Red wine in a glass with a cigarette in it, speckled red prescription drugs on white background

In 2019, nearly half of all drug overdose deaths in America involved multiple drugs.1 Now, more than ever, the dangers of mixing drugs have become even more apparent as an addiction epidemic makes its way across America.

Whether you’re worried about a loved one, work in the healthcare industry, or are simply concerned about your community and society as a whole, understanding the dangers of mixing drugs and how to combat it is crucial.

We explore the risks and consequences of drug mixing, as well as how to help someone you suspect of using drugs.

Understanding Mix and Match Substance Abuse

Mixing and matching drugs, also known as polysubstance use, is a dangerous practice that involves mixing drugs and alcohol or drugs with other types of drugs. Although it can happen unintentionally, a majority of polysubstance users and abusers do so intentionally to experience more powerful effects or counteract tolerance toward drugs they’ve been using for an extended period of time.

Avoiding polysubstance use or administration is why doctors are so careful about what drugs can be mixed in the same syringe and why they typically inquire about any medication you may already be taking before giving you a new prescription.

The Dangers and Consequences of Mixing Drugs

There are many dangers that accompany mixing any combination of drugs.

Combining substances can lead to unexpected drug interactions that seriously damage your health. Some of the most common mix-and-match drug combinations and their effects are:

  • Alcohol and drugs: Mixing alcohol and drugs causes an effect called the “synergistic effect” wherein the drugs you take increase the effect of alcohol on your body.
  • Heroin and cocaine: Also known as speedballing, this combination of drugs has a very high risk of overdose, as heroin reduces your breathing rate while cocaine and amphetamines make your body use more oxygen.
  • Mixing depressants: This combination can increase your risk of overdosing, as well as cause serious brain and organ damage.
  • Mixing stimulants: The combination of two or more stimulants can increase your blood pressure and heart rate to dangerous levels, thereby increasing your risk of a heart attack, brain injury, liver damage, and stroke.

Contributing Factors

The contributing factors behind polysubstance use and mixing drugs are similar to those behind the decision to misuse any drug in the first place. The most common factors include:

  • Peer pressure and negative social influence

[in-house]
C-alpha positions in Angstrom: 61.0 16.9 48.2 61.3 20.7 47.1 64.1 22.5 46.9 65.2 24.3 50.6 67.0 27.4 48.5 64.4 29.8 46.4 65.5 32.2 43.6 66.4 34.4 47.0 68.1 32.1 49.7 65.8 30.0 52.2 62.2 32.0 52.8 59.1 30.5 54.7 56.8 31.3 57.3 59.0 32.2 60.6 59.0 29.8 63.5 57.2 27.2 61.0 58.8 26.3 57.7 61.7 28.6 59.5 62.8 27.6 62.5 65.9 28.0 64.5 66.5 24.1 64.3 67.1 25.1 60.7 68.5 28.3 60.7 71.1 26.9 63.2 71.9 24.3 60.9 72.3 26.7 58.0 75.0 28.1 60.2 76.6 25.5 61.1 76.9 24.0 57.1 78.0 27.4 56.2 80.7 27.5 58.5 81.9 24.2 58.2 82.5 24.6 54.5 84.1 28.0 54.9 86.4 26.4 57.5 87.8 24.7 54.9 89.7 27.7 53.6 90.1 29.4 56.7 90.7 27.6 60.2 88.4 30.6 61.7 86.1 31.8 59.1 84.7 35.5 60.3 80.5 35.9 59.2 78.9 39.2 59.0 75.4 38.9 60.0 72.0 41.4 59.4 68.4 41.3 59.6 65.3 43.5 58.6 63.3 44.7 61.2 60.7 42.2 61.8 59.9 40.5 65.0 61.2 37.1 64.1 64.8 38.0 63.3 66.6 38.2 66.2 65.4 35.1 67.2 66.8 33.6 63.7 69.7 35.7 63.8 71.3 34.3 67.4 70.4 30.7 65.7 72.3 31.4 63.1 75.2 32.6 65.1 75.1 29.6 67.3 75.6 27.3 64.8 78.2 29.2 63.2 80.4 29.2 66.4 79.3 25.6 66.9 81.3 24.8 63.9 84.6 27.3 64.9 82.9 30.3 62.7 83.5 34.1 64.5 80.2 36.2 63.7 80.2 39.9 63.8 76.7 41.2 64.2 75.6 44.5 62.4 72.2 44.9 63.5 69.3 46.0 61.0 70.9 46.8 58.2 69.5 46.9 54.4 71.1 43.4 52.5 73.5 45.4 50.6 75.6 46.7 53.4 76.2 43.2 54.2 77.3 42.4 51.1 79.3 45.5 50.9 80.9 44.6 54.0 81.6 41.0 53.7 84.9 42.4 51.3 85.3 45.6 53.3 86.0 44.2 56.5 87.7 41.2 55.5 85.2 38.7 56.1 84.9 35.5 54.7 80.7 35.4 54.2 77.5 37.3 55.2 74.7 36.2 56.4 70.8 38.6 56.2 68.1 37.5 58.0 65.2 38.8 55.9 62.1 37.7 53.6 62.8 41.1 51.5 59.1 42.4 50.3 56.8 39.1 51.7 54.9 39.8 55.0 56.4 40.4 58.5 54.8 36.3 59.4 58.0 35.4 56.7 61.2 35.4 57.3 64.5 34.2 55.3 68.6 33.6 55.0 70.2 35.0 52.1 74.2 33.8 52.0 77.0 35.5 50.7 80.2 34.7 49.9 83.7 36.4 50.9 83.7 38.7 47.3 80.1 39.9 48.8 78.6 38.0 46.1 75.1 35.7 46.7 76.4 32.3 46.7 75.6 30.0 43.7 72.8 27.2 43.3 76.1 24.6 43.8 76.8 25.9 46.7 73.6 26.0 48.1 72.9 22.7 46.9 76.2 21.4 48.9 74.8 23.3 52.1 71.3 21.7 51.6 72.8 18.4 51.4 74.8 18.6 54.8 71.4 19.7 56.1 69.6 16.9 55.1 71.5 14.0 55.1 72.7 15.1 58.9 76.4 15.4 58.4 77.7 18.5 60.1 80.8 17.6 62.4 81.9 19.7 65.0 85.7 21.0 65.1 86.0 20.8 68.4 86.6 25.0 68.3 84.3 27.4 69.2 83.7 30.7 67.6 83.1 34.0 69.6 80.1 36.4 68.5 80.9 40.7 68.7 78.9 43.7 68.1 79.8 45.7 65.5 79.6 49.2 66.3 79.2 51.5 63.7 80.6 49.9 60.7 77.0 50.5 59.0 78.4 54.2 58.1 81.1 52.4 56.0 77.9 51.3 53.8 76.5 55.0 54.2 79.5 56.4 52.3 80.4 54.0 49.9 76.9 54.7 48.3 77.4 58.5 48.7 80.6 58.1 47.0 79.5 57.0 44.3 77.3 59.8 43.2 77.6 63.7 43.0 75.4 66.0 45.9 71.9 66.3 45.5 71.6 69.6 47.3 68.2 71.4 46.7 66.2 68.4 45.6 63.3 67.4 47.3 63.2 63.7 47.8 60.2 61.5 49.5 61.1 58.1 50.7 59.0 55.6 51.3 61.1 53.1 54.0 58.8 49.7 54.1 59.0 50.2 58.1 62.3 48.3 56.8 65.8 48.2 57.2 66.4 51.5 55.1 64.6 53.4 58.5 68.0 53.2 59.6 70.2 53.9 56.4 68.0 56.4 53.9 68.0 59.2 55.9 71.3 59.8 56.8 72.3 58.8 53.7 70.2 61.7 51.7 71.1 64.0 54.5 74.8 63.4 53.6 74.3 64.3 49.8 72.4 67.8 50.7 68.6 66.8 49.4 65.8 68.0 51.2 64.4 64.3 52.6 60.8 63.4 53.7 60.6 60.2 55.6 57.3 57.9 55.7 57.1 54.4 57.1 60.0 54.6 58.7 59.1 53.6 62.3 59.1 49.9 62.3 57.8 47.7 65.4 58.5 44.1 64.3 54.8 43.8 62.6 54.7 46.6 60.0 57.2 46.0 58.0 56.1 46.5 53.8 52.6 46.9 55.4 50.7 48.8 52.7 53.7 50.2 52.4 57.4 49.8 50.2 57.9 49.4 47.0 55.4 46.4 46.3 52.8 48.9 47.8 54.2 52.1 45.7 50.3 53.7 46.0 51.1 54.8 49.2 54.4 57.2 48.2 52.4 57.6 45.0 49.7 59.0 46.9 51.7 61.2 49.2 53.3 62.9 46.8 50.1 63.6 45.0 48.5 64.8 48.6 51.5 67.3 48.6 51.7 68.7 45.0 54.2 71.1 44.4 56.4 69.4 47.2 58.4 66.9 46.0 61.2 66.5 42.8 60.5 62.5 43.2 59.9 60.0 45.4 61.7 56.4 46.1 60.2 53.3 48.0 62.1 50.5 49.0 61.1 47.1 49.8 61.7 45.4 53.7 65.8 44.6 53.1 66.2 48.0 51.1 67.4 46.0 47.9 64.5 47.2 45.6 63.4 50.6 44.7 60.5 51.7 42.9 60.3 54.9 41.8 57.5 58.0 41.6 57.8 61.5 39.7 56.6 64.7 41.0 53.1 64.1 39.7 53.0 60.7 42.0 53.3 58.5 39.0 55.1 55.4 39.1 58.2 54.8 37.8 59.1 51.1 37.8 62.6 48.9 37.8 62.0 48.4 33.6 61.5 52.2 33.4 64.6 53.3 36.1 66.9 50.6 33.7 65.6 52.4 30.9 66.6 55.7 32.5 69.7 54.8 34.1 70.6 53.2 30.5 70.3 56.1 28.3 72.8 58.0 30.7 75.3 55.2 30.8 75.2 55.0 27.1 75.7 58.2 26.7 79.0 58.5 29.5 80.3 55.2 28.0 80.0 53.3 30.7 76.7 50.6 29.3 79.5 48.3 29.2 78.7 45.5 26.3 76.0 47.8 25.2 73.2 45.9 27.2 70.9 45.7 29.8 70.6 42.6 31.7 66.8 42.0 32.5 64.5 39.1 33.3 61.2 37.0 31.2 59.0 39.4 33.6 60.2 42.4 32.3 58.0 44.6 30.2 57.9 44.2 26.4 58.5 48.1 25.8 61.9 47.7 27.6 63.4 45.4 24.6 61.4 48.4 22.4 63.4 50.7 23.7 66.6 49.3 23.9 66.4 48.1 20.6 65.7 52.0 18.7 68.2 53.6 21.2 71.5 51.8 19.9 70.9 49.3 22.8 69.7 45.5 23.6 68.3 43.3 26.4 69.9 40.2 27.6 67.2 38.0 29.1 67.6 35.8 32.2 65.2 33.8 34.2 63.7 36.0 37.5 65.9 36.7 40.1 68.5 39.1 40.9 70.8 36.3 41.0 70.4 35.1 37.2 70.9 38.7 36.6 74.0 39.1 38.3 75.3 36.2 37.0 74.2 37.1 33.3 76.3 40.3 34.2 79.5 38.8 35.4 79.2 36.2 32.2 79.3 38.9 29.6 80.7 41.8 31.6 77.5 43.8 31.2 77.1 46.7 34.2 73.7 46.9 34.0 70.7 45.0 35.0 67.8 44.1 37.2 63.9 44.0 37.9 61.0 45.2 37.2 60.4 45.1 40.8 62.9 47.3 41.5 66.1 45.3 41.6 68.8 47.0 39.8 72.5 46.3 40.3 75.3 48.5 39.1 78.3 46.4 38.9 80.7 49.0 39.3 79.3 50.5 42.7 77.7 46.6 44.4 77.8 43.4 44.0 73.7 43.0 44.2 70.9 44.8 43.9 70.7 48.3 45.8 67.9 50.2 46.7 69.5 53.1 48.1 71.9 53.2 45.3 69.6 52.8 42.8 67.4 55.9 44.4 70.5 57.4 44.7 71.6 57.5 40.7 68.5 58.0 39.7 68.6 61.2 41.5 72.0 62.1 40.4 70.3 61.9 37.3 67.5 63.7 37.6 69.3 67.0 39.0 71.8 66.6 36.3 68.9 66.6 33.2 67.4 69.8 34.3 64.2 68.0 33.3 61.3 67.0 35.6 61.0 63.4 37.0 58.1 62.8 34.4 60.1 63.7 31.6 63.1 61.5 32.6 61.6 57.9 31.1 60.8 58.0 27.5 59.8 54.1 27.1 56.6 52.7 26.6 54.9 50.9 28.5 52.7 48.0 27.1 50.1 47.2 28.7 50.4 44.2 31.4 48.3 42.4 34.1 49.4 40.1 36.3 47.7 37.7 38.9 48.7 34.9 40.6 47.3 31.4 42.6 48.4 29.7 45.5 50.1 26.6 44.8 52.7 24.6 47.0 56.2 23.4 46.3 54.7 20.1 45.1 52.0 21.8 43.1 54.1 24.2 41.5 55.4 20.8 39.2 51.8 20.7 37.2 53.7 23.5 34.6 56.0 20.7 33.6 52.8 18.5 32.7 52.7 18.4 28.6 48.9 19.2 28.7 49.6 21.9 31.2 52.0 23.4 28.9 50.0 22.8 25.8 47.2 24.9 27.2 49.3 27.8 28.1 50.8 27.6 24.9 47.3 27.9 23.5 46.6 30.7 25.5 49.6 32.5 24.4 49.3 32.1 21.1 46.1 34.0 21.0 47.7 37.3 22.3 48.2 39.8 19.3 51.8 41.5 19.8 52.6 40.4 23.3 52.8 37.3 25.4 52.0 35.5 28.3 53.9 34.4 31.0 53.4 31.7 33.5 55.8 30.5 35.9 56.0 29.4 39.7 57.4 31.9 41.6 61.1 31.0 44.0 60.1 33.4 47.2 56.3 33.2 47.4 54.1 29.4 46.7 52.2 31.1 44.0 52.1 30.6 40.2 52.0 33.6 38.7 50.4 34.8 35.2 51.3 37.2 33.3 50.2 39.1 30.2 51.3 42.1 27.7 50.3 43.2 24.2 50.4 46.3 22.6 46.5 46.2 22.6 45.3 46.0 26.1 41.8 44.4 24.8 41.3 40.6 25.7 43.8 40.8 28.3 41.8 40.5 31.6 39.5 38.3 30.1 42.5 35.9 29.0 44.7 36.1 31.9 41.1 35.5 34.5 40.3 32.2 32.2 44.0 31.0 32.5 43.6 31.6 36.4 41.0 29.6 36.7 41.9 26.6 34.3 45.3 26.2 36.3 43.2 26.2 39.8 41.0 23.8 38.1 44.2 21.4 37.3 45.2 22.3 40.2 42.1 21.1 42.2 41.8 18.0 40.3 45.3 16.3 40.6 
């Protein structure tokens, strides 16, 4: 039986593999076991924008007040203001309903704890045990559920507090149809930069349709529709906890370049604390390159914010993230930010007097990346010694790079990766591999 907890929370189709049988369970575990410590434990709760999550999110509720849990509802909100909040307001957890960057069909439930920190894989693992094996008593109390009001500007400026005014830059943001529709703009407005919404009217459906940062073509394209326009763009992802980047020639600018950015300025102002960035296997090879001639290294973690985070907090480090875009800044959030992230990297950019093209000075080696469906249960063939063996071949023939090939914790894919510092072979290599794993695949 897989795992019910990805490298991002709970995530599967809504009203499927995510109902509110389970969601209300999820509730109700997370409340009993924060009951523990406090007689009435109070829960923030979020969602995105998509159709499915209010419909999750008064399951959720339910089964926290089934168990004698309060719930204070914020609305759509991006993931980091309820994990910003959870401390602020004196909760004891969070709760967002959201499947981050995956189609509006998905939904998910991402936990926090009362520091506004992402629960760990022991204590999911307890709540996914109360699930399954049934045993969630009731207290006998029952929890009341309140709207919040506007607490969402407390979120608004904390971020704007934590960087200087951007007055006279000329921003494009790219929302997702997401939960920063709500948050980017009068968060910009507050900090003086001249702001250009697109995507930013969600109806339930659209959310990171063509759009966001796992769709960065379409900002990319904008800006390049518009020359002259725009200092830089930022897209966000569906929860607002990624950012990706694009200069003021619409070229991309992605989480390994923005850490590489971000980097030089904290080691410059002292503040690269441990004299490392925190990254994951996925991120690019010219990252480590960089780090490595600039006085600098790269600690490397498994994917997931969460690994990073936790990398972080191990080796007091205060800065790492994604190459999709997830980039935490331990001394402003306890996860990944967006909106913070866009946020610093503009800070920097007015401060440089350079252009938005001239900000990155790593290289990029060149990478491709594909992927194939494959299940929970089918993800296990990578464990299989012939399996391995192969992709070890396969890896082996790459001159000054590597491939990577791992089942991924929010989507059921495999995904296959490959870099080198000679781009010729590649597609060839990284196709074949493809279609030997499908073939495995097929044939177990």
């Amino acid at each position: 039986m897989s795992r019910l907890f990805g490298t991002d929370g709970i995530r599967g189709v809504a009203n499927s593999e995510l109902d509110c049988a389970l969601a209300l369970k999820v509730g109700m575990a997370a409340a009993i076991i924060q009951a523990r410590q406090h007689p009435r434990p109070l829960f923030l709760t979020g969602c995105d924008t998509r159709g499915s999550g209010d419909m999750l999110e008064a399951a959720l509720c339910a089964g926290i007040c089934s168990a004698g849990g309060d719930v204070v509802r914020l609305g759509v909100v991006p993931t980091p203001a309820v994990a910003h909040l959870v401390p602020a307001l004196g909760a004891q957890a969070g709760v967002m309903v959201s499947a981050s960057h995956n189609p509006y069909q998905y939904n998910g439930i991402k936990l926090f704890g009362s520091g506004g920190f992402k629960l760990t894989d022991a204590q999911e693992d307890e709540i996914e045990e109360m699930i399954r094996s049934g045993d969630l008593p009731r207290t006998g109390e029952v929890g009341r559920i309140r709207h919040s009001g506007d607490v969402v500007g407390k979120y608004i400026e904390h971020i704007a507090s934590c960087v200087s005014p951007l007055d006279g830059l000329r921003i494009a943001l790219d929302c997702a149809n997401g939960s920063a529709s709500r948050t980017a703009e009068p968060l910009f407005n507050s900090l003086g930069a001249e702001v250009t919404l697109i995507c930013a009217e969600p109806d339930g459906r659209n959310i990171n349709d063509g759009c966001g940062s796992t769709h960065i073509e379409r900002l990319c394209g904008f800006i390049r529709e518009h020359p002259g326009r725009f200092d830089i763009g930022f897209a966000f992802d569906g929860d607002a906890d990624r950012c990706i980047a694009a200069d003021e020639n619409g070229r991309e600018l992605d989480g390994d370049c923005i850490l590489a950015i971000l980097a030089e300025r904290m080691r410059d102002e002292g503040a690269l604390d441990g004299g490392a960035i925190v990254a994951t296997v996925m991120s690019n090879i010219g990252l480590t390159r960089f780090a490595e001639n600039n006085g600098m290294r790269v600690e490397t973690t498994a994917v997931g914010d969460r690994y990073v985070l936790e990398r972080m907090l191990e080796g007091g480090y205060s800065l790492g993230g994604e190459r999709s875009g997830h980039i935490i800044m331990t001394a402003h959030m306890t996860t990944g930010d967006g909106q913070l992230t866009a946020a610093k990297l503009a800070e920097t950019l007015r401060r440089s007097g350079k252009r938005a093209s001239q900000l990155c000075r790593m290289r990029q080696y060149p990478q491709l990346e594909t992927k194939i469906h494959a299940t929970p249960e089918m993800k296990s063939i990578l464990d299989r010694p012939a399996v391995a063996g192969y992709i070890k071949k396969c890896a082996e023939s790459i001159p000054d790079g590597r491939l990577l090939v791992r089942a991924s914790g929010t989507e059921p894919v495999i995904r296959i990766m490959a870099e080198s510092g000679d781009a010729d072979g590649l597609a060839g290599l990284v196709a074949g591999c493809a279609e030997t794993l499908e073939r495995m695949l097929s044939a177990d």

• Self-medication underlying psychological or mental health issues
  • Misconceptions about the safety of using one or more types of drugs

Identifying and eliminating as many of these contributing factors as possible is one of the best ways to prevent drug abuse and the many unfortunate consequences that accompany it.

Prevention and Intervention

The prevention of substance abuse and mixing and matching drugs starts with education and awareness. The more people understand the dangers associated with using and abusing drugs, and how serious the interactions between different drugs can be to their health, the fewer people are likely to be tempted to misuse these substances.

Yet education doesn’t stop with the people at risk of abusing drugs. The stigma associated with drug use has become a major obstacle for people seeking treatment. Educating your community on the reality of drug use and the effects it has on the person using can help create a more empathetic, helpful, and supportive society.

Seeking Help and Treatment Options

If you are worried about a loved one or someone you know possibly using drugs, educate yourself on the signs of addiction. Behavioral changes, physical changes, and withdrawal symptoms are all indicators that the person needs help, and one of the best ways for them to get that help is by joining a professional treatment program.

How Newport Beach Recovery Center Can Help

Hard drugs and alcohol on dark stone table. Top view

At Newport Beach Recovery Center, we don’t only answer all your drug abuse and treatment-related questions—like what it’s called when you mix alcohol and drugs—we also provide outstanding quality addiction treatment to people struggling with substance abuse.

Our expert team is ready to help you better understand polysubstance use, how it affects your community, how you can raise awareness for it, and how to assist someone in need of help. Our evidence-based treatment programs have been proven over and over again to help people with both single and multi-substance use disorders get and stay sober.

So why wait? Take the first step toward a safer and healthier future by staying informed. Together, we can combat mix-and-match substance abuse and create a stronger and better community!